I read with great interest Tom Purcell’s column “Erasing capitalism? Consider the pencil first” (March 19, TribLIVE) and his references to Leonard Read’s essay “I, Pencil.” Contemplating how such an item as seemingly mundane as a pencil could be produced — the basic idea, the type of wood, discovering that graphite was best to use, the design and adaption of the various machines needed throughout the entire process, all done without interference from government — truly does point to how socialism will not work in our country.
To quote Purcell: “Even more amazing is this: No one person could possibly manage the millions of decisions made by the millions of people who produce pencils’ ingredients.”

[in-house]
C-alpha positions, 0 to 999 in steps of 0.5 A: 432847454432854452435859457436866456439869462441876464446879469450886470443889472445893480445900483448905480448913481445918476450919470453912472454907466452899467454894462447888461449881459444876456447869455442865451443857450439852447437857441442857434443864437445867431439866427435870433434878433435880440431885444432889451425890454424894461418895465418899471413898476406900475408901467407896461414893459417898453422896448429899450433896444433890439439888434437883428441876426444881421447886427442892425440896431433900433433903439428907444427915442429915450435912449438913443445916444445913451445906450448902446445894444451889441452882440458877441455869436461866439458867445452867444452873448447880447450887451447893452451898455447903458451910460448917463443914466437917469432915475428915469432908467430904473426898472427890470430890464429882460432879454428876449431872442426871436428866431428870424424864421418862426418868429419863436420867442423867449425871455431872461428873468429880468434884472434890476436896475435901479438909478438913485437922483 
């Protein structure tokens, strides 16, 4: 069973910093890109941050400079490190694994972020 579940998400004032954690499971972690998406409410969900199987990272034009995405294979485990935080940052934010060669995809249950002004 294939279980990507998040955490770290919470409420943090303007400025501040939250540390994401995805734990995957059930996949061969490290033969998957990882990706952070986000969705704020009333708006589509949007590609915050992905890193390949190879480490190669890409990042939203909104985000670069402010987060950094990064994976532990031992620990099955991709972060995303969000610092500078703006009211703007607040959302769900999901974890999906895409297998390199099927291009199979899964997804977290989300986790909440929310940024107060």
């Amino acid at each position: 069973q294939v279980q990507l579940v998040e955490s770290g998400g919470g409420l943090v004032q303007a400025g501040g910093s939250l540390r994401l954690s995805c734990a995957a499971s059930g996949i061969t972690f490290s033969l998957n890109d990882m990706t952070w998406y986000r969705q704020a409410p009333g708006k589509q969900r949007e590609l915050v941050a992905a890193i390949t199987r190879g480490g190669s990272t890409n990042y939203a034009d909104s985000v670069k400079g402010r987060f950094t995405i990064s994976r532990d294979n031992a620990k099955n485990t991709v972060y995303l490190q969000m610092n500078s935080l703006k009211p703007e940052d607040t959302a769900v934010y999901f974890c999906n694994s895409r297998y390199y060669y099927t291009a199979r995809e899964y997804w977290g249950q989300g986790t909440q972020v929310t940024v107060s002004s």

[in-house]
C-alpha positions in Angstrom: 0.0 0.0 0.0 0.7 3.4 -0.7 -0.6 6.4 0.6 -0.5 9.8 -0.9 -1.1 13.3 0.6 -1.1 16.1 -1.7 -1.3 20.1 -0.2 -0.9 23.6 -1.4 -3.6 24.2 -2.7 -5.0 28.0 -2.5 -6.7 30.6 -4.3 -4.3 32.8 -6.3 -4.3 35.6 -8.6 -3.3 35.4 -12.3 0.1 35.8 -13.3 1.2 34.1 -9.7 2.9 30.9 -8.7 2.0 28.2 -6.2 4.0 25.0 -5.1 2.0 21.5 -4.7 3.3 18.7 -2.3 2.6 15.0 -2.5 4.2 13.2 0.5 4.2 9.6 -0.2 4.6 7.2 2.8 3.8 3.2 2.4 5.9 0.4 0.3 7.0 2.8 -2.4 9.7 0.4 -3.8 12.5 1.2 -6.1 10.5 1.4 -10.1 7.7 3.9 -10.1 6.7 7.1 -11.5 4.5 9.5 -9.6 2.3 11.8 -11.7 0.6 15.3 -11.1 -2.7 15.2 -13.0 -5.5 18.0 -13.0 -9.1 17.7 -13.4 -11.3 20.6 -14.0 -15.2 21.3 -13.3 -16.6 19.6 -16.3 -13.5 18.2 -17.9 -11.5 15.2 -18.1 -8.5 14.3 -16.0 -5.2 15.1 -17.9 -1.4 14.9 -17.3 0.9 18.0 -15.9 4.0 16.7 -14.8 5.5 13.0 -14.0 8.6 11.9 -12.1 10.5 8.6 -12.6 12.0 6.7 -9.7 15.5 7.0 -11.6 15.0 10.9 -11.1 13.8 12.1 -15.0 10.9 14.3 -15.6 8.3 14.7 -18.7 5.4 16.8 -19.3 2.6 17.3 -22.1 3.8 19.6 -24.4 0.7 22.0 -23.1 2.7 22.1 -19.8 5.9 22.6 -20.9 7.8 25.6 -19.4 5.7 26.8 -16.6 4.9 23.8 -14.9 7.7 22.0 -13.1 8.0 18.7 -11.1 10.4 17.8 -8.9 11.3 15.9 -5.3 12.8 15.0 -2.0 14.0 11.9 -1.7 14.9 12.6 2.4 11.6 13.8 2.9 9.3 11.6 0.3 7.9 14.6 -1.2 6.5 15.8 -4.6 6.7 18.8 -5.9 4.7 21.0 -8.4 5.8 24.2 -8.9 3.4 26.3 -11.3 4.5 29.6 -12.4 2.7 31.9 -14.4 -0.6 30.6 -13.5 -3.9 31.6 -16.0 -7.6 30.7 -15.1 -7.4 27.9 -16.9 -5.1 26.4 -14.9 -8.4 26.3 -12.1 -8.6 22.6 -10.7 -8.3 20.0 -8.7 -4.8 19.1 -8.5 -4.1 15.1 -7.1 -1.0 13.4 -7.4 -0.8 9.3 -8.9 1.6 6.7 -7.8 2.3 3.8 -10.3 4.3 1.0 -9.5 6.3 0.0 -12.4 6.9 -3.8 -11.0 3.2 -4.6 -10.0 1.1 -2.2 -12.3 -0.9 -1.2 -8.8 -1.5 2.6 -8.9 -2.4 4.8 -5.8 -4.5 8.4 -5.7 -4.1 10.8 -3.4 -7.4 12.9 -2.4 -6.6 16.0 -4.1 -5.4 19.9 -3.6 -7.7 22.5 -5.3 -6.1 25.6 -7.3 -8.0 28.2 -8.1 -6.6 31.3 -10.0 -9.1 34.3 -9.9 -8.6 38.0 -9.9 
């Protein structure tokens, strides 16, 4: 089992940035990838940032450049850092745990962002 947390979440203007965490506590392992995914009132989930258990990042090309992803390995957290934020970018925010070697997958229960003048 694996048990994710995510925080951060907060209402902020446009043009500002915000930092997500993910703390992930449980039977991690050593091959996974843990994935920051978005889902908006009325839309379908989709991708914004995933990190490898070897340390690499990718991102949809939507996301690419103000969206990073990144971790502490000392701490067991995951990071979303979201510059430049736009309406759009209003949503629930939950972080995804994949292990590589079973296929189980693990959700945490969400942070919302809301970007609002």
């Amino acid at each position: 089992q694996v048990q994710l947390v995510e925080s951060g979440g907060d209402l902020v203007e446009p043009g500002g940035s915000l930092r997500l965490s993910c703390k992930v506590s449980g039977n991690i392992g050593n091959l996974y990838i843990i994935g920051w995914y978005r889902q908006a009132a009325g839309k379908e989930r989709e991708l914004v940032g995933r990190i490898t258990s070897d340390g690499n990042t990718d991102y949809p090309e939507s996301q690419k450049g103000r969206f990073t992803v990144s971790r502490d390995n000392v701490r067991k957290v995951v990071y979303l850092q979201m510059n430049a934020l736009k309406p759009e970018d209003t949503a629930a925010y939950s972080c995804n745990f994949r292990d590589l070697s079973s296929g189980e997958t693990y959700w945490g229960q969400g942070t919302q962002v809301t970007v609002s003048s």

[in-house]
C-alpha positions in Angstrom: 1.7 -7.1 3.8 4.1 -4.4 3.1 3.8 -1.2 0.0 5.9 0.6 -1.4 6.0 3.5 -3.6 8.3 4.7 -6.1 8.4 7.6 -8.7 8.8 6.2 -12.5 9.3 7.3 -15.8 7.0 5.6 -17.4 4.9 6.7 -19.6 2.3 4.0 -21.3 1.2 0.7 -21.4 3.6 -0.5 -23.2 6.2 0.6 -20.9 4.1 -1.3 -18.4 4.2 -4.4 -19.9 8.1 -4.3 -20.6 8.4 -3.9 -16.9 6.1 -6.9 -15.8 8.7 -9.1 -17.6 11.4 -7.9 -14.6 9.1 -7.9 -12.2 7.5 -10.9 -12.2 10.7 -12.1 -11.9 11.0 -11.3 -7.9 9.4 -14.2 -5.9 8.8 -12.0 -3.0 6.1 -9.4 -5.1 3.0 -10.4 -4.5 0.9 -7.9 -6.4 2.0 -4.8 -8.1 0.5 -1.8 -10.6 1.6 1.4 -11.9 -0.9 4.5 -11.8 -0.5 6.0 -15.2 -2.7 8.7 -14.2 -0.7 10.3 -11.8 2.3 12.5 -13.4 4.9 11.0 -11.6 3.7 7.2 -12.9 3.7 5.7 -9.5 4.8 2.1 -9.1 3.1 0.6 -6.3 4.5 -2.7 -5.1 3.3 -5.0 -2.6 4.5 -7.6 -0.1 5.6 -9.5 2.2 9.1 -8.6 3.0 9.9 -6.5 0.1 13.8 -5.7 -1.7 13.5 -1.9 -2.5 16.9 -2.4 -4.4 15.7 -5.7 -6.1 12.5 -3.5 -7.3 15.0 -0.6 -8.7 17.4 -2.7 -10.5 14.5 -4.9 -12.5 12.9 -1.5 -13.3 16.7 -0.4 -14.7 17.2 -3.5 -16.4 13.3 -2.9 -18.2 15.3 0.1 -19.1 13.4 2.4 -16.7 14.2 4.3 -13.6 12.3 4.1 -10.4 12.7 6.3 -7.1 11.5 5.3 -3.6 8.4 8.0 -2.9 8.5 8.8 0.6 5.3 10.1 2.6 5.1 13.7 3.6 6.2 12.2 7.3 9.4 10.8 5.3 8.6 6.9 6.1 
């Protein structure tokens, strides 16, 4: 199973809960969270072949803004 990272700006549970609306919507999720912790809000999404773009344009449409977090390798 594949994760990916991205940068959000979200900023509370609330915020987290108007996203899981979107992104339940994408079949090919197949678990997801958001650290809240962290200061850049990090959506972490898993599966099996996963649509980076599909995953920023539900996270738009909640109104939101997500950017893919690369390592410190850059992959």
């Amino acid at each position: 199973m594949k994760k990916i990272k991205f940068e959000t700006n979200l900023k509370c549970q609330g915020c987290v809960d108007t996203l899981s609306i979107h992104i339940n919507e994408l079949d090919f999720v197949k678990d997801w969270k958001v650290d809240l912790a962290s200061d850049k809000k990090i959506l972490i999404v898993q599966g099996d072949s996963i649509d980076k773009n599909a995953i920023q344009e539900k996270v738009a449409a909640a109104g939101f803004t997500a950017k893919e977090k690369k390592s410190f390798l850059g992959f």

Read had a firm grasp on capitalism vs. socialism. I could take one more — and, quite possibly, the most important — principle from Read’s treatise: Consider the teamwork and compromise needed to produce the pencil. From original idea to final product, teamwork and compromise in every phase had to be phenomenal for an item that we, today, find so very commonplace.
“I, Pencil” should be required reading for all politicians for each to understand capitalism vs. socialism and also to learn that teamwork and compromise work better than party against party.
George A. West